January 2020

Off-peak Sales as a Percentage of Peak Sales

Off-peak Sales as a Percentage of Peak Sales

This horizontal bar chart shows the four best and four worst performing states by their off-peak sales as a percentage of their peak season sales. The off-peak season is defined as November through February, the peak season is defined as May through August. The sales data was calculated using the average number of sales from 2014 to 2018.
State Avg. Annual Sales Avg. Off-peak Season Sales Avg. Peak Season Sales Off-peak Season Sales' Percent of Peak Season Sales
National 5,953,033 1,637,839 2,303,565 71.10%
Hawaii 20,902 6,510 7,178 90.69%
Arizona 172,596 50,030 62,226 80.40%
Florida 578,609 169,159 211,678 79.91%
Nevada 76,526 21,958 28,430 77.24%
New Mexico 35,655 10,150 13,296 76.34%
New York 204,233 59,690 78,194 76.34%
Delaware 17,486 5,025 6,601 76.12%
Texas 587,283 166,359 222,418 74.80%
District of Columbia 9,284 2,659 3,564 74.61%
California 490,245 136,124 182,467 74.60%
Alabama 97,809 27,417 36,778 74.55%
Michigan 196,168 55,601 74,605 74.53%
Mississippi 24,778 7,022 9,479 74.08%
South Carolina 116,741 32,441 44,616 72.71%
Louisiana 71,215 19,890 27,399 72.59%
Georgia 215,104 59,723 82,717 72.20%
Utah 78,374 21,581 30,059 71.80%
Tennessee 158,606 43,635 61,106 71.41%
Arkansas 59,798 16,331 22,877 71.39%
West Virginia 9,264 2,520 3,531 71.37%
Maryland 102,346 28,521 40,098 71.13%
New Jersey 132,046 36,888 52,145 70.74%
North Carolina 205,527 56,165 80,086 70.13%
Oklahoma 82,386 22,376 31,994 69.94%
Vermont 12,822 3,531 5,063 69.74%
Indiana 156,691 42,565 61,107 69.66%
Pennsylvania 195,413 53,563 77,069 69.50%
Missouri 127,388 34,620 49,965 69.29%
Kentucky 80,454 21,749 31,506 69.03%
Oregon 86,817 23,240 34,070 68.21%
Wyoming 11,057 2,941 4,364 67.40%
Rhode Island 15,478 4,219 6,270 67.29%
Ohio 208,538 55,111 82,850 66.52%
Virginia 149,336 39,806 59,844 66.52%
North Dakota 14,723 3,954 5,948 66.48%
Colorado 143,714 37,765 57,248 65.97%
Washington 151,649 39,442 60,456 65.24%
Idaho 53,320 13,830 21,208 65.21%
Connecticut 45,621 12,183 18,916 64.41%
Maine 20,745 5,427 8,432 64.37%
Kansas 47,803 12,379 19,288 64.18%
Nebraska 40,457 10,439 16,287 64.09%
Montana 23,119 5,968 9,353 63.80%
Alaska 13,785 3,485 5,570 62.57%
Iowa 67,724 17,351 27,825 62.36%
Illinois 192,592 48,901 79,209 61.74%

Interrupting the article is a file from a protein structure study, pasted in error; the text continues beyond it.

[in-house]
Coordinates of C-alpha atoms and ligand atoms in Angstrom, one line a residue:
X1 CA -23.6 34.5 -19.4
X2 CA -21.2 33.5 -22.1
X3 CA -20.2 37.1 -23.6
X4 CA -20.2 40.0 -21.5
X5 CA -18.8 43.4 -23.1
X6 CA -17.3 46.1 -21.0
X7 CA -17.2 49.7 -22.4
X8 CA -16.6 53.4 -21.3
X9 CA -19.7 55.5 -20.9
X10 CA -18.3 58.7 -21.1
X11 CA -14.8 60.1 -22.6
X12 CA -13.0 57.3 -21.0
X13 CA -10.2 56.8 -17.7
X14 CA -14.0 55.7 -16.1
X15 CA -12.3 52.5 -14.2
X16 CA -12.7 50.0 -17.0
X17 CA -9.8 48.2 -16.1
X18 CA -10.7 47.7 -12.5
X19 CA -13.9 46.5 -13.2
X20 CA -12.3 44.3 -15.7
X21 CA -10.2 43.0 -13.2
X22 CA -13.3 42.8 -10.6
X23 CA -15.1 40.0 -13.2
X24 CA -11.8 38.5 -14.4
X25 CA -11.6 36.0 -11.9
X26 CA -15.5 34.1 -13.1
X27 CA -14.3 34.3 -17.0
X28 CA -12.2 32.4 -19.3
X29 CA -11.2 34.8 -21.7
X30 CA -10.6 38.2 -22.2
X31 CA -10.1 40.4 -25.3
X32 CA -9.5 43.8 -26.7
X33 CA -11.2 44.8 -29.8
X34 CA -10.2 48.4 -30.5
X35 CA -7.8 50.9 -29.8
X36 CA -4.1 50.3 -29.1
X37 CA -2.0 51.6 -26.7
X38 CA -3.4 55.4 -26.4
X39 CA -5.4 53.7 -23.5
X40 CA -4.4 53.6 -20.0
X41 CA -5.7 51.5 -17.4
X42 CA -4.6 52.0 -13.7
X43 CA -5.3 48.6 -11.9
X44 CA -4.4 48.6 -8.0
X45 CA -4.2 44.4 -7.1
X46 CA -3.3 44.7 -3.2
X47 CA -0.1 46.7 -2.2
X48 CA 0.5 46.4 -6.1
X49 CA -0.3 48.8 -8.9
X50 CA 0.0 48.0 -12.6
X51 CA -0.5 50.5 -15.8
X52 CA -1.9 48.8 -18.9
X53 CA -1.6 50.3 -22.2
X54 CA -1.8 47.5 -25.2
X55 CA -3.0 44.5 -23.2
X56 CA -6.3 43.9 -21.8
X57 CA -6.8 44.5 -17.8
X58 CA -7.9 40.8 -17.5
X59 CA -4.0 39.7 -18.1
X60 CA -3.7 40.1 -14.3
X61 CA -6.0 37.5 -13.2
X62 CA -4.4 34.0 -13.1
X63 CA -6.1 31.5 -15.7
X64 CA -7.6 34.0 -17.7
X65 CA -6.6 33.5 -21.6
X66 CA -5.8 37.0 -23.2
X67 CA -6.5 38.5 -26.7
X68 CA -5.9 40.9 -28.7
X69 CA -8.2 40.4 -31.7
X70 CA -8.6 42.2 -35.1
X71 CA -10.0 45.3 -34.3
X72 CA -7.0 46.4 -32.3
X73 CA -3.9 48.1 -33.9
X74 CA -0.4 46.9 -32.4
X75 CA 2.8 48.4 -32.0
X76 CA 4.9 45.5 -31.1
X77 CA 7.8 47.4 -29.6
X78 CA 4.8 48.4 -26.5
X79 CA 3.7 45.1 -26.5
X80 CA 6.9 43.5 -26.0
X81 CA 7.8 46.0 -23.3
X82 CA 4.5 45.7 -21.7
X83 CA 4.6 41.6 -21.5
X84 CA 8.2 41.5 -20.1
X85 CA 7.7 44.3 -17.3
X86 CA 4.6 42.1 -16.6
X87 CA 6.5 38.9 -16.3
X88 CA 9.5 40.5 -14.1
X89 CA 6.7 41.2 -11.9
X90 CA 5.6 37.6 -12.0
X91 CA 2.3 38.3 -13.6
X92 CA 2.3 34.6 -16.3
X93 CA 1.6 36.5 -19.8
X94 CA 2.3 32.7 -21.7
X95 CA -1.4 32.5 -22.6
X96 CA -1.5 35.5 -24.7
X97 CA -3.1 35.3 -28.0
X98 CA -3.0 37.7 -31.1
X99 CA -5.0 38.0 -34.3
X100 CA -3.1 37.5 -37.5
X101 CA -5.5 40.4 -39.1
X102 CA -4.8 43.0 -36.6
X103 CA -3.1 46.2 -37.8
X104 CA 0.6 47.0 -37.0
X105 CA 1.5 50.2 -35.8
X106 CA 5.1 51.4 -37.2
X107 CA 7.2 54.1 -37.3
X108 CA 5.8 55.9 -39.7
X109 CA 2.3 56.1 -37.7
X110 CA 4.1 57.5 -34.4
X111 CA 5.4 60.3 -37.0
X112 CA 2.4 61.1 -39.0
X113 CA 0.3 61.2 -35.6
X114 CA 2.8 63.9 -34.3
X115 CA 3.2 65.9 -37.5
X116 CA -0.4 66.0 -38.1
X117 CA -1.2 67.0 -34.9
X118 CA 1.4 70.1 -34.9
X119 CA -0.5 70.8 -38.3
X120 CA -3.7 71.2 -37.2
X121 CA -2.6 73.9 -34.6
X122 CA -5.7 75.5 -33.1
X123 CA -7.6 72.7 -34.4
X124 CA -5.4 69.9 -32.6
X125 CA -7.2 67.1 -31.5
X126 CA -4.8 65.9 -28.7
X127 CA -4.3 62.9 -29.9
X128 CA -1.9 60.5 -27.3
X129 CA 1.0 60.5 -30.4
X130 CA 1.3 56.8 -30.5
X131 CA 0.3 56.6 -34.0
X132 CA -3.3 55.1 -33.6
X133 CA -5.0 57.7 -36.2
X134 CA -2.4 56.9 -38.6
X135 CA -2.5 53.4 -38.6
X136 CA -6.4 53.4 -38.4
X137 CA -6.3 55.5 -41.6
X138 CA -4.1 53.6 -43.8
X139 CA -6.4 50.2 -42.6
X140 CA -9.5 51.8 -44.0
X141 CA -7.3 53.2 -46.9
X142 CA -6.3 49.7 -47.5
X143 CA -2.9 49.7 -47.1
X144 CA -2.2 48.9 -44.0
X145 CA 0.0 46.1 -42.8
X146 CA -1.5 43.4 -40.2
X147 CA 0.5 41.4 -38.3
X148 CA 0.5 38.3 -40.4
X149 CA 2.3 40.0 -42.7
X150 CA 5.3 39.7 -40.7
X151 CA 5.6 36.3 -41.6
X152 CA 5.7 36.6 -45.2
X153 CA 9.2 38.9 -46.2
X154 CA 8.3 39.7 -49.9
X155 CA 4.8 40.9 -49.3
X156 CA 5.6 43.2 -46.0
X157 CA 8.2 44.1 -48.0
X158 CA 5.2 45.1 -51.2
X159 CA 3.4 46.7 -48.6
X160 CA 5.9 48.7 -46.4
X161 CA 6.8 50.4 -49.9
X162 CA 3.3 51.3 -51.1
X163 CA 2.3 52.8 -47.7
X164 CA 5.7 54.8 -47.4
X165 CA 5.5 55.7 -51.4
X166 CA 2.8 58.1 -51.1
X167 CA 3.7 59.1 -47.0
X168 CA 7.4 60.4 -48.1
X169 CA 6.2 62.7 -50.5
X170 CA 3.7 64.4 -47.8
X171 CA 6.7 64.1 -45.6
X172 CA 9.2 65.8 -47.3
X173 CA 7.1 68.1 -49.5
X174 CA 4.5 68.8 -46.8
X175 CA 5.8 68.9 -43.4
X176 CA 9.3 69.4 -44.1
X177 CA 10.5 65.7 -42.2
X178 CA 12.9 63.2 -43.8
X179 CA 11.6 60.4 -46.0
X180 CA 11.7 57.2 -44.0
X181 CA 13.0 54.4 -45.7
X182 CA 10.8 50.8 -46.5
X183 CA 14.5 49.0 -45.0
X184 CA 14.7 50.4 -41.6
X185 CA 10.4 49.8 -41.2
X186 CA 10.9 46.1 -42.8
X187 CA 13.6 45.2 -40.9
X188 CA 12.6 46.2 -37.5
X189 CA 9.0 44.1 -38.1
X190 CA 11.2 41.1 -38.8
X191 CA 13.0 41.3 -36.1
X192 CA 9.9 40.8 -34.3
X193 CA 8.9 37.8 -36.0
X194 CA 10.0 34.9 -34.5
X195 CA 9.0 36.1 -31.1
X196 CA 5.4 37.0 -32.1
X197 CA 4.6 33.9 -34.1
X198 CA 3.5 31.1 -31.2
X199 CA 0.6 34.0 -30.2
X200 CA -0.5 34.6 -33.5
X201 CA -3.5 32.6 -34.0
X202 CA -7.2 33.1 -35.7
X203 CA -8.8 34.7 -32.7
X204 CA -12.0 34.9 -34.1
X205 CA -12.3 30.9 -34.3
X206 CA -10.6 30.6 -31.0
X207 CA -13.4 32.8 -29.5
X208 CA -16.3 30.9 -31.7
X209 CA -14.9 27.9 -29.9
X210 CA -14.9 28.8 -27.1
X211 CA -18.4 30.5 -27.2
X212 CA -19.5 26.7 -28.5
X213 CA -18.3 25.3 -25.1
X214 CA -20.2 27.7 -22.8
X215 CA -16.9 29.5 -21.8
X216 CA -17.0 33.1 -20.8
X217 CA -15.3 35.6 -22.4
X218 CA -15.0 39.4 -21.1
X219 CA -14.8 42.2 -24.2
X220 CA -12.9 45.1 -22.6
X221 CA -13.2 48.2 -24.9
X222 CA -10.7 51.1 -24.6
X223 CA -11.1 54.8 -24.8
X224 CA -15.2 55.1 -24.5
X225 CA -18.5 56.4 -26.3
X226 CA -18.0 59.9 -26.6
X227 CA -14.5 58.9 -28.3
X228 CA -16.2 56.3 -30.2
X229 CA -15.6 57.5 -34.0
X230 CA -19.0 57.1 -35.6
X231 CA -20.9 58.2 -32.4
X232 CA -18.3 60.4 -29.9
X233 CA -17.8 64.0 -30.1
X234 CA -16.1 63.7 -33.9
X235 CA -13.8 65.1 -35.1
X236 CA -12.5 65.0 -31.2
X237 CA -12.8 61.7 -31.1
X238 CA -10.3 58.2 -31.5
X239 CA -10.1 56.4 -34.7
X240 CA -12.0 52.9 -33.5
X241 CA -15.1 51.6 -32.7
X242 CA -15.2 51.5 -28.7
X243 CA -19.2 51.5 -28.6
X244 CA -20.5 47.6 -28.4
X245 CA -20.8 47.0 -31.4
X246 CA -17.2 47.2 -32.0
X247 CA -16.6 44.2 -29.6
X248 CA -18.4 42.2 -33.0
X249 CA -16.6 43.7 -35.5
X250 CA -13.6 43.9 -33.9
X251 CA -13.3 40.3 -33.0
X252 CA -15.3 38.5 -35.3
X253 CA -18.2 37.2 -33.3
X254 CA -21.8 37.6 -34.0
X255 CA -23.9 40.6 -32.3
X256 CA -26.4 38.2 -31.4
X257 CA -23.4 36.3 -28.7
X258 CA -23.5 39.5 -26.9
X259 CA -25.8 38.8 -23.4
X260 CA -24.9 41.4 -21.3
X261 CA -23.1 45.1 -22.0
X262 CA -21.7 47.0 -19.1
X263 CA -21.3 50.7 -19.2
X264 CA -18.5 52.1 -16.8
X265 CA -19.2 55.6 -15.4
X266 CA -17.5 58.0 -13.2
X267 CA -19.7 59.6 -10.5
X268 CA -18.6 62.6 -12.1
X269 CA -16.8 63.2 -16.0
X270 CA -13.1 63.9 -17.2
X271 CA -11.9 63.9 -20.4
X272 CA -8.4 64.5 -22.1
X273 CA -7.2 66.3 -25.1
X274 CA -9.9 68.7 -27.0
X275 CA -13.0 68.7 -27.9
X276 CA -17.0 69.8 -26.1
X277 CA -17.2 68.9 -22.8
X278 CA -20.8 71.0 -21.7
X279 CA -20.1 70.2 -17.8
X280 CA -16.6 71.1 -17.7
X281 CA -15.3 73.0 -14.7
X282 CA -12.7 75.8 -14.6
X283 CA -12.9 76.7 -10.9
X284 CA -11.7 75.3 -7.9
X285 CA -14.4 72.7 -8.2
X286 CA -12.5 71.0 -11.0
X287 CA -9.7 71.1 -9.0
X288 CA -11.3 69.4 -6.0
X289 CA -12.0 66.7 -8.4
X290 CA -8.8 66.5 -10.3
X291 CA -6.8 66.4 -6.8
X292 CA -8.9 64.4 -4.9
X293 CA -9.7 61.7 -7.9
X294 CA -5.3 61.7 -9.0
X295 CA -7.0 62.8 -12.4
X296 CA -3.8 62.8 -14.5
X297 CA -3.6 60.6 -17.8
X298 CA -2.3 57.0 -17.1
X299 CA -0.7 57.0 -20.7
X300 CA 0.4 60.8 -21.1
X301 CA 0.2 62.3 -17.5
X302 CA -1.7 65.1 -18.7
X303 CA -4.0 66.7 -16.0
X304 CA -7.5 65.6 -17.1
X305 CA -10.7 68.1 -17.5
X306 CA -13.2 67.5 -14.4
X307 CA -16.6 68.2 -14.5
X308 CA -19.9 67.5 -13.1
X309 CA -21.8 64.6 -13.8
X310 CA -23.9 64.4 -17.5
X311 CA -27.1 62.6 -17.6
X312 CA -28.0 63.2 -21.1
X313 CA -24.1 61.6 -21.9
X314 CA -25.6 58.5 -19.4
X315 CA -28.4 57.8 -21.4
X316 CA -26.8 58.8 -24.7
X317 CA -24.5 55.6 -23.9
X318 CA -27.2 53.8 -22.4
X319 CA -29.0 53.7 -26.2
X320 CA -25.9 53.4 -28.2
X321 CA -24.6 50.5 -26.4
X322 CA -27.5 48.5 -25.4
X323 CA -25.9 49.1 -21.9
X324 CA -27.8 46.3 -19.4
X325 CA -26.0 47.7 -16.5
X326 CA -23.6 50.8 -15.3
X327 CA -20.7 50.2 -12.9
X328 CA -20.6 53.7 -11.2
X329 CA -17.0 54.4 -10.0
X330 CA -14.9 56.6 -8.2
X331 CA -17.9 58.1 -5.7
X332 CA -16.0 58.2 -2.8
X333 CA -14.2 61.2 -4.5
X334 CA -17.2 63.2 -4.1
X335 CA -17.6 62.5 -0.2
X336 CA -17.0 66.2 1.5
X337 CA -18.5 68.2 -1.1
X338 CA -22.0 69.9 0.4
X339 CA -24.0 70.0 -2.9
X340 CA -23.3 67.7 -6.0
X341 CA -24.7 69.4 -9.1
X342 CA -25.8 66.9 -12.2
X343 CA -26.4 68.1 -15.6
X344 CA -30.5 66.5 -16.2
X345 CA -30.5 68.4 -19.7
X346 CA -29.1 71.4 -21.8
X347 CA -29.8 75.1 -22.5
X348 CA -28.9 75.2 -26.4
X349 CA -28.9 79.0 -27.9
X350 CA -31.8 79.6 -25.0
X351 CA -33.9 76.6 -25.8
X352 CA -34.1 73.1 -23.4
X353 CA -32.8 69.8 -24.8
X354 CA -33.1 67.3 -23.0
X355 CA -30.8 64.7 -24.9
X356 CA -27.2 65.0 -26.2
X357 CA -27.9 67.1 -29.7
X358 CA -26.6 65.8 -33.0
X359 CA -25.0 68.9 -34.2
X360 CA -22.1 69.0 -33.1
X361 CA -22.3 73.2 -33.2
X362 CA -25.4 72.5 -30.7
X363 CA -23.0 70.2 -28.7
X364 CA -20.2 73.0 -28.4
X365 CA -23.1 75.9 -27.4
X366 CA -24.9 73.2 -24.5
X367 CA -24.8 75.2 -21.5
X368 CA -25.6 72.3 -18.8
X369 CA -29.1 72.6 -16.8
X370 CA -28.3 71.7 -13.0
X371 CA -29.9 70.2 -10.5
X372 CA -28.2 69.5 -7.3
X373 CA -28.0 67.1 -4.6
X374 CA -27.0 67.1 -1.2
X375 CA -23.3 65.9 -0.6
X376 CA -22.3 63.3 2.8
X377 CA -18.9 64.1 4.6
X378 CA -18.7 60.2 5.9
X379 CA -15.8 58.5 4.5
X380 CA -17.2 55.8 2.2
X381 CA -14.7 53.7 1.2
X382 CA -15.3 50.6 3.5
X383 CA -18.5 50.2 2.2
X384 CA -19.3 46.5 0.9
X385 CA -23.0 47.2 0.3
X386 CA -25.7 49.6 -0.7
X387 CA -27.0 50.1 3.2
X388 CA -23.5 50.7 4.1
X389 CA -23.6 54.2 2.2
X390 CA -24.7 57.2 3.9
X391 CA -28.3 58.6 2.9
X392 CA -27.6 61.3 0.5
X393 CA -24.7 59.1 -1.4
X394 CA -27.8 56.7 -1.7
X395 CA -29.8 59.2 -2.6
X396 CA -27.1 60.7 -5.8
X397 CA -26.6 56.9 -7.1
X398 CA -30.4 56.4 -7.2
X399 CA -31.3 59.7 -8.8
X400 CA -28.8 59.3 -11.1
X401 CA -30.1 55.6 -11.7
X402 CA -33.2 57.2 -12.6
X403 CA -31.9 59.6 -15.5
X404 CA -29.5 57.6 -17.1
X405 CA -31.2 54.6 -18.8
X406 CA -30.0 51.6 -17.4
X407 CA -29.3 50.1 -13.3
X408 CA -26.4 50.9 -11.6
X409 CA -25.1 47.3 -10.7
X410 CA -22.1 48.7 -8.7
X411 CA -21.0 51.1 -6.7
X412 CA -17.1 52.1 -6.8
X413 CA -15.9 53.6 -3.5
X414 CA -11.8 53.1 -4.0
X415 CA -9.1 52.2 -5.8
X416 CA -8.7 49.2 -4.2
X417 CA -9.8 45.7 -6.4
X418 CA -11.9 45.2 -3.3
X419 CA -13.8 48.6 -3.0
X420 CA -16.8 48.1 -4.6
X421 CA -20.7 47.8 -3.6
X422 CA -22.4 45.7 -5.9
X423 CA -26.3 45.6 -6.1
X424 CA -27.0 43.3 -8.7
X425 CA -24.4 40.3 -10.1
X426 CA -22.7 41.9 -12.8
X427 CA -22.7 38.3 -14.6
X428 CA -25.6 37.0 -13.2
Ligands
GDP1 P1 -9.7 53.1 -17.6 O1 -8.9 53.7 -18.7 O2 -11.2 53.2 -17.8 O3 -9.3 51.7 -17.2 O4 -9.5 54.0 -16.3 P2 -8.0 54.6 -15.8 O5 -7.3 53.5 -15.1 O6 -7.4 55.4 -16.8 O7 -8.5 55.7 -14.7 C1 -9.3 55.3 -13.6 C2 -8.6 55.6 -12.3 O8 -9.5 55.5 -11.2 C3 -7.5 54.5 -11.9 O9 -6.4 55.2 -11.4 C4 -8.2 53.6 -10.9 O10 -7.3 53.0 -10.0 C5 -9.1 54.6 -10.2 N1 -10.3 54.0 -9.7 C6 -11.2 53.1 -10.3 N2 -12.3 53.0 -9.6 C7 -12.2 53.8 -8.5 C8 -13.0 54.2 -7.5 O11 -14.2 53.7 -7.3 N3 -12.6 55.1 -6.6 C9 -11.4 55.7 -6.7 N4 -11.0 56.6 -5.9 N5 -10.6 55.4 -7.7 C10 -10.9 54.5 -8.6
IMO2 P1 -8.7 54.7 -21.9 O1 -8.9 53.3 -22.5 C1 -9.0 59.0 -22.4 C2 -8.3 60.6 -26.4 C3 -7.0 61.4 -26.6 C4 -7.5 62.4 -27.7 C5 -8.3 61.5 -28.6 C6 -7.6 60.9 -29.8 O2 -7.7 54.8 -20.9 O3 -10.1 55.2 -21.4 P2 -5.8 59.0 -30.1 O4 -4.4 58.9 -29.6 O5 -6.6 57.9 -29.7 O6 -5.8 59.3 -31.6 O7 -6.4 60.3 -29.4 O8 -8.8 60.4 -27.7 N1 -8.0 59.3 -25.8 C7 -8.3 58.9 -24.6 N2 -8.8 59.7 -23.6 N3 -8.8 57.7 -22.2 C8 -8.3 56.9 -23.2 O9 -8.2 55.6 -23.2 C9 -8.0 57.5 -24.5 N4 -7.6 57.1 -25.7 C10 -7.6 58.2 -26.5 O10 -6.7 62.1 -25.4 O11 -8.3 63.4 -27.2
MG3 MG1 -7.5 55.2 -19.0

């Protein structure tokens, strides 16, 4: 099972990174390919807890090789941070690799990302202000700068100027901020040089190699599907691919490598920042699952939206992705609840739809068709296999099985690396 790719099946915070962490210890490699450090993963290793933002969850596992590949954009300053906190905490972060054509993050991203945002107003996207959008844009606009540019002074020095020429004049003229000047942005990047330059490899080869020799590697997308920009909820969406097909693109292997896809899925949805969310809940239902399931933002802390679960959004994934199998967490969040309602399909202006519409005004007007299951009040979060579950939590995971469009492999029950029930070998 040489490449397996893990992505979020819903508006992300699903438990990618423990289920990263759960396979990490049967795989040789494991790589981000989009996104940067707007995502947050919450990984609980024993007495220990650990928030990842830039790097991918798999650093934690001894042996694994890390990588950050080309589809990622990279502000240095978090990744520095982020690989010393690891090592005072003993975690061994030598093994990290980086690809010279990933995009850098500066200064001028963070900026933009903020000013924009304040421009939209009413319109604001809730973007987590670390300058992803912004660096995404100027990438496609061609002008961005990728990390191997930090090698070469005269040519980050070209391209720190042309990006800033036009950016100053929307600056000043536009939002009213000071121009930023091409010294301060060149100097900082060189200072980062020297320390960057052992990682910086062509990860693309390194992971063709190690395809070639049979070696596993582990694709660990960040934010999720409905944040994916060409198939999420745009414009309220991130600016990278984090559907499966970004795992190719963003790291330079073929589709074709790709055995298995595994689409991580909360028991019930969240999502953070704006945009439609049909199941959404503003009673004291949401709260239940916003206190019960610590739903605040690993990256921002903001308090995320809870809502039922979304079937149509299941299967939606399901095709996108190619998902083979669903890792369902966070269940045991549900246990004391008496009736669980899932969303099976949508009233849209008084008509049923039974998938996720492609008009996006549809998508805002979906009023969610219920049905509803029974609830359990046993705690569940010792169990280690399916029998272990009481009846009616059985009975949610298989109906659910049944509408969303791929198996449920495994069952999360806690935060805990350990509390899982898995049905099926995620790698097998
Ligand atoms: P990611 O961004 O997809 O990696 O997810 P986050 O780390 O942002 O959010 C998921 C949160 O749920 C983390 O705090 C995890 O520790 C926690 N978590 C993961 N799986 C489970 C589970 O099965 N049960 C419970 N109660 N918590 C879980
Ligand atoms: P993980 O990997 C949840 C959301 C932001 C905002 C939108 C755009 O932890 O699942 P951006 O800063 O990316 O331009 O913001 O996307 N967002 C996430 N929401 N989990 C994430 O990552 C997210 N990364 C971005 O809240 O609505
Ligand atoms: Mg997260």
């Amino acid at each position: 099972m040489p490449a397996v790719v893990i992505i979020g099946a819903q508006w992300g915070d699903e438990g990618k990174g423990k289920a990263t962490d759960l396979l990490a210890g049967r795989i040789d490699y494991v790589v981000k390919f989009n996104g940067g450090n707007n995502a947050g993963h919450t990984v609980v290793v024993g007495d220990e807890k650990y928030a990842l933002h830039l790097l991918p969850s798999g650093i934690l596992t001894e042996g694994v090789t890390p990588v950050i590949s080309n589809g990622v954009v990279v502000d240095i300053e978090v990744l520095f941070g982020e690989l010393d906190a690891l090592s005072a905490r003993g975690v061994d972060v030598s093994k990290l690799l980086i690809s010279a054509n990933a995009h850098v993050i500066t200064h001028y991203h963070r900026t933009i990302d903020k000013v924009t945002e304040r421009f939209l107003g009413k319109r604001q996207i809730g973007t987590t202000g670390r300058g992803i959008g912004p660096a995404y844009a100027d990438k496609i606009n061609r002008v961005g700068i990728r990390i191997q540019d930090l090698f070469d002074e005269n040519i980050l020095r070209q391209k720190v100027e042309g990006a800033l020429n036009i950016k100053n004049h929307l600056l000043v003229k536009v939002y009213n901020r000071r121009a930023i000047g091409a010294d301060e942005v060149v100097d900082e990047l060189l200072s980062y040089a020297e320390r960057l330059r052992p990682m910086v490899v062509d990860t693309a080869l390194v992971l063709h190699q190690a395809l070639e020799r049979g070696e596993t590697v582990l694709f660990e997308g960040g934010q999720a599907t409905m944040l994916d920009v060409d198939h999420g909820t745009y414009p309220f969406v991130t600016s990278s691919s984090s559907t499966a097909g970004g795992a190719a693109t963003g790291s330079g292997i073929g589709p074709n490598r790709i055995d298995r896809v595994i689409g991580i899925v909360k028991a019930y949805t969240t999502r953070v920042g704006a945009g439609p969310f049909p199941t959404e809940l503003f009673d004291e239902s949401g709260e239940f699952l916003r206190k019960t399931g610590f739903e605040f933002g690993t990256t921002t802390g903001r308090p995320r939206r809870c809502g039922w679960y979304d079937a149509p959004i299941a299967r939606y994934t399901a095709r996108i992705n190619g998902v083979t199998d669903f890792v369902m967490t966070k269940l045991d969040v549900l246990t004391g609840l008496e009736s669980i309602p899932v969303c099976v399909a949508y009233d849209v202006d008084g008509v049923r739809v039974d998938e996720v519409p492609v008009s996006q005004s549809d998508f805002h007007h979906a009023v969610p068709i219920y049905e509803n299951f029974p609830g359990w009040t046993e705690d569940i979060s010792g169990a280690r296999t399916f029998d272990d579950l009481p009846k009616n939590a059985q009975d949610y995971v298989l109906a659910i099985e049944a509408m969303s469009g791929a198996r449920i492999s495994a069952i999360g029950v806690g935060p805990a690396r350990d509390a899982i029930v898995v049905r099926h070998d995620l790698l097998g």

Massachusetts 98,622 25,742 41,883 61.46%
New Hampshire 27,595 7,058 11,567 61.02%
Minnesota 109,706 26,832 46,380 57.85%
Wisconsin 109,371 26,534 46,143 57.50%

According to a 2019 report from NAR,Footnote1 not only are the winter sales doldrums less severe than many might have thought, but, depending on your part of the country, off-peak housing sales may be reasonably good.

Nationally, the best selling season is from May through August, with non-seasonally adjusted sales figures equal to 38.7% of a year's total sales.Footnote2 At the opposite extreme, November through February still account for 27.5% of annual sales. This means that the coldest months across the country continue to represent a notable amount — 71.1% of the prime season's sales activity.

The wintertime blues can put you in the black

Let's take a look at the four best and four worst performing states, where, according to the bar graph, their off-peak sales represent a percentage of their peak sales season.Footnote2

As you can see, all of the top four winter sales states are geographically in temperate regions, with their off-peak sales performances ranging from 77% to over 90% of their busiest months' sales. In contrast, the four states in which cold weather sales represent the smallest percentage of spring-summer sales are, not surprisingly, all located in the north, with Wisconsin's winter sales just 57.5% of summer sales.

The obvious conclusion here is that inclement winter weather does have an inhibiting effect on real estate sales.

With that said, it's important to not lose sight of the fact that even in Wisconsin, where winter sales are just a little more than half of warm weather sales, there's still a significant amount of sales activity to keep you busy.

Arizona's off-peak sales of 80.4% of its peak sales is an even better example. In this year-round balmy state, if you sell 5 houses per month during your peak season, you'll sell around 4 houses a month during the non-peak period. The upshot is that while you prepare for the approaching busy season don't miss out on the opportunities presenting themselves right now.

1

Seasonality in the Housing Market. National Association of Realtors®; January 2, 2019; Nadia Evangelou

2

Source data: CoreLogic. Data date: 10/10/2019

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